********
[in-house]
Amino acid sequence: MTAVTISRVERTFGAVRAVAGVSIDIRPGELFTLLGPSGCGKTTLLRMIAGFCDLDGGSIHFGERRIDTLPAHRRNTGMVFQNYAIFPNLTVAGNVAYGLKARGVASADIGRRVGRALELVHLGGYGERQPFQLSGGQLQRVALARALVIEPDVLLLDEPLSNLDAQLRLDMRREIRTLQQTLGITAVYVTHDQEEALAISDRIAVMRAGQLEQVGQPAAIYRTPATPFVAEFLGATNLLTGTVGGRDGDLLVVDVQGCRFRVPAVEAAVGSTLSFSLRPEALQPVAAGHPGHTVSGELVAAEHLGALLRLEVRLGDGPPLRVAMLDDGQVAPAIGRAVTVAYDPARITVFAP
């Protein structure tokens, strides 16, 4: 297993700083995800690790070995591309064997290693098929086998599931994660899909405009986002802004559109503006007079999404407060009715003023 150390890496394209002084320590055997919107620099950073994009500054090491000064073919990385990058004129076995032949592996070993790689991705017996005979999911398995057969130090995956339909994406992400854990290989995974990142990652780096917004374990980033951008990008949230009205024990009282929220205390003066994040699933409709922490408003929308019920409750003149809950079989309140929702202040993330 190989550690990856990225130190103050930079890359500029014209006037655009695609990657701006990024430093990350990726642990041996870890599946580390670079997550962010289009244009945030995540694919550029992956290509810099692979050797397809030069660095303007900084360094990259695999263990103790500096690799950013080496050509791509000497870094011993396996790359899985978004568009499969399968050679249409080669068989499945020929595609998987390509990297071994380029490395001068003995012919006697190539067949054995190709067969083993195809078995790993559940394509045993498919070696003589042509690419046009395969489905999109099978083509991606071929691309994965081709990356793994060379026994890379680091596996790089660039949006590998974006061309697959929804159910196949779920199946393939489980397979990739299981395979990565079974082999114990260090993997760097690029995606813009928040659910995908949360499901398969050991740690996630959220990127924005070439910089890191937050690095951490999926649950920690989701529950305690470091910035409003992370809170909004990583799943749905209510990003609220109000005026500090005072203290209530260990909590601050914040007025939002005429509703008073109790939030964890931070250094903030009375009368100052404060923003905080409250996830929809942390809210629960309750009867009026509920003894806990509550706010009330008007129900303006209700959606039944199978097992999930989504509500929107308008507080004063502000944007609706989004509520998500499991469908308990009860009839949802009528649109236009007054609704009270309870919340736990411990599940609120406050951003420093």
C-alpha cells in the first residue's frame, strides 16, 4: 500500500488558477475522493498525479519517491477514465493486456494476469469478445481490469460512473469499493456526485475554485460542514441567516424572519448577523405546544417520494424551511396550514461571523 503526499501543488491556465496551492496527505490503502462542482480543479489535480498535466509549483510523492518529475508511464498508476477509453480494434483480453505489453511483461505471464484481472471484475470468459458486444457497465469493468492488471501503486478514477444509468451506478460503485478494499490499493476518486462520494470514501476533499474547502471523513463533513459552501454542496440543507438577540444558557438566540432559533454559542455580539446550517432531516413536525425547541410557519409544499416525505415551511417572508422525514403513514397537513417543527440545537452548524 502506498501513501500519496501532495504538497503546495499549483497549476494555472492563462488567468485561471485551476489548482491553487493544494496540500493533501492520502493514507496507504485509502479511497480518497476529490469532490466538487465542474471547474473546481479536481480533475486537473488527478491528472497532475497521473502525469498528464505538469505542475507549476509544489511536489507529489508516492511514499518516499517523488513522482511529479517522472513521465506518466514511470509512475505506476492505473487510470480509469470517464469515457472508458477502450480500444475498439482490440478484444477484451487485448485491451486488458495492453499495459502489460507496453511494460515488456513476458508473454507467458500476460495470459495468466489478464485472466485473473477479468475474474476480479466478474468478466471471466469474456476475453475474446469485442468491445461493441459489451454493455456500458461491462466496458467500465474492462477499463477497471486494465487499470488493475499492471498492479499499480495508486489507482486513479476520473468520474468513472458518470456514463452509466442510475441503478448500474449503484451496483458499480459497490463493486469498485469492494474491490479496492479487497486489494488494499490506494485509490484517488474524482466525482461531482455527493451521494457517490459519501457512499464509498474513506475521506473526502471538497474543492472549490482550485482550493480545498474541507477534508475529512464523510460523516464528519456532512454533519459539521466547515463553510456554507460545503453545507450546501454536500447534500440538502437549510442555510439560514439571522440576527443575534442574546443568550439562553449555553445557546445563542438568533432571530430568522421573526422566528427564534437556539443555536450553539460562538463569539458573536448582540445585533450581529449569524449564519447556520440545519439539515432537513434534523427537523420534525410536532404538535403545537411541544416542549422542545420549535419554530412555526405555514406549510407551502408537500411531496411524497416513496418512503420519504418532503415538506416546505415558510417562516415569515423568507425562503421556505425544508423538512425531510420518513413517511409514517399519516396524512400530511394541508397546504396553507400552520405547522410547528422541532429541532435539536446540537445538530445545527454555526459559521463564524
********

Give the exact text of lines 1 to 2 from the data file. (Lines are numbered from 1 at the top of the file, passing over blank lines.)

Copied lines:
[in-house]
Amino acid sequence: MTAVTISRVERTFGAVRAVAGVSIDIRPGELFTLLGPSGCGKTTLLRMIAGFCDLDGGSIHFGERRIDTLPAHRRNTGMVFQNYAIFPNLTVAGNVAYGLKARGVASADIGRRVGRALELVHLGGYGERQPFQLSGGQLQRVALARALVIEPDVLLLDEPLSNLDAQLRLDMRREIRTLQQTLGITAVYVTHDQEEALAISDRIAVMRAGQLEQVGQPAAIYRTPATPFVAEFLGATNLLTGTVGGRDGDLLVVDVQGCRFRVPAVEAAVGSTLSFSLRPEALQPVAAGHPGHTVSGELVAAEHLGALLRLEVRLGDGPPLRVAMLDDGQVAPAIGRAVTVAYDPARITVFAP